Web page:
As per a recent report, global concentrations of methane in the atmosphere rose rapidly in the decade ending 2016. It said methane concentrations rose precipitously between 2014 and 2015 and shot up by 10 or more parts per billion annually. It brings new global focus on methane, a more potent greenhouse gas trapping 28 times more heat than carbon dioxide, but less prevalent in the atmosphere, particularly due to the frightening prospect of vast amounts of it being released into the atmosphere from melting permafrost in the Arctic.
There was plenty to cheer as well with the global political leadership finally acting decisively on climate change. On April 22, world leaders from 175 countries inked the historic Paris Agreement, using Earth Day as a backdrop for the ceremonial inking of the global agreement that will, hopefully, lead the world away from the age of fossil fuels and save the planet from catastrophic climate change. On 5th October, the threshold for entry into force of the Paris Agreement was achieved and the Paris Agreement entered into force on 4th November, less than a year after the agreement at COP21 in December 2015.
In November, COP22 was held at Marrakech, Morocco, concurrently with the first session of the Conference of the Parties serving as the meeting of the Parties to the Paris Agreement (CMA 1) and the twelfth session of the Conference of the Parties serving as the meeting of the Parties to the Kyoto Protocol (CMP 12). COP22 declared that the parties to the Paris Agreement will conclude framing of implementation rules by 2018 and approved a five-year work-plan from 2017 to tackle emergent issues like slow-onset impacts, non-economic losses and migration of affected people. More than 20 countries signed the framework agreement of the International Solar Alliance to provide a collaborative platform for 121 prospective solar resource rich countries.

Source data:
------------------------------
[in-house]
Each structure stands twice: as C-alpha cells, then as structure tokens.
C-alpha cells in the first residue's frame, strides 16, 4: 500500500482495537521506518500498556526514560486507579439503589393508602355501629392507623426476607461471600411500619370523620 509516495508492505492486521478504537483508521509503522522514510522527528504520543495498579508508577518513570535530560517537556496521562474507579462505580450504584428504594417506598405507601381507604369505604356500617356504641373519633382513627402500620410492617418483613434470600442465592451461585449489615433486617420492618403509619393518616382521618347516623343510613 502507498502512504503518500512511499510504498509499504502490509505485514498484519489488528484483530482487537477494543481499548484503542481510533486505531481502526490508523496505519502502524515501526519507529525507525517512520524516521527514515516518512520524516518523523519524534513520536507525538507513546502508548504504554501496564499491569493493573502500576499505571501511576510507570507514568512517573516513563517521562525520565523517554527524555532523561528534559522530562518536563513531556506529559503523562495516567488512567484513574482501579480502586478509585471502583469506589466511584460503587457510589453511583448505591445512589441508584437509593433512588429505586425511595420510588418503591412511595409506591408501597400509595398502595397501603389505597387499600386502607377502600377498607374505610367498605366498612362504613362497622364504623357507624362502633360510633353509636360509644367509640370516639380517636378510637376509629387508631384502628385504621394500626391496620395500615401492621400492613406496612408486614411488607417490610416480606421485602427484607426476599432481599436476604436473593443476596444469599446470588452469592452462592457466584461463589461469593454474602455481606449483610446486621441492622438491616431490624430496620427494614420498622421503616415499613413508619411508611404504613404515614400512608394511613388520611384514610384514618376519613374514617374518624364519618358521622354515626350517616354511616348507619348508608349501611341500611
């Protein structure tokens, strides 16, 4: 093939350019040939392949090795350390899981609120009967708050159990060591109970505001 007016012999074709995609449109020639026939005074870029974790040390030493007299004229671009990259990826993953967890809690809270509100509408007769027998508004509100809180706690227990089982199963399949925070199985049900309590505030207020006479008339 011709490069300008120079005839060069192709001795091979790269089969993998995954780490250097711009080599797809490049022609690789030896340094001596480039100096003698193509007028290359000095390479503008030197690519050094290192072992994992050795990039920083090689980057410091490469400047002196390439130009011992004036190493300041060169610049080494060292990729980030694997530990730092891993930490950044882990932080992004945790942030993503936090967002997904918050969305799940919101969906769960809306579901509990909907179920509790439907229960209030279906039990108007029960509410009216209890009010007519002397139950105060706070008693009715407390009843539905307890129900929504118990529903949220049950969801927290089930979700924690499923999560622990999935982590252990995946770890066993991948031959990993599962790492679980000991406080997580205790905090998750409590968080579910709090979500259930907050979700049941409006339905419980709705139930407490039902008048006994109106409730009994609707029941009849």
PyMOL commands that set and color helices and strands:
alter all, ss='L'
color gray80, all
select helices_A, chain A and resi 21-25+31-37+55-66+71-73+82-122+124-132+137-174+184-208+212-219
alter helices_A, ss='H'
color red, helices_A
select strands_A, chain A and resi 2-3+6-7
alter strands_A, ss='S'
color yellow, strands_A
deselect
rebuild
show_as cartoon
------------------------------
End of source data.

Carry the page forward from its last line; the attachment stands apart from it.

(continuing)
The Marrakech Action Proclamation hailed the extraordinary and irreversible momentum on climate change and called for matching commitments to maintain the momentum to reduce emissions and increase adaptation action in support of 2030 Sustainable Development Goals. The Climate Vulnerable Forum, a coalition of 47 developing countries, pledged to strive to achieve 100% renewable energy between 2030 and 2050. The “2050 pathways platform” was also launched to facilitate long-term decarbonisation strategies, sharing of resources and experiences in support of the national strategies by countries, cities and companies.
Earlier in October, India facilitated a legally binding deal signed by nearly 200 countries to reduce climate damaging hydrofluorocarbons (HFCs), known as super greenhouses gases, in products ranging from air-conditioners and refrigerators to shaving foams, at the Rwandan capital city Kigali.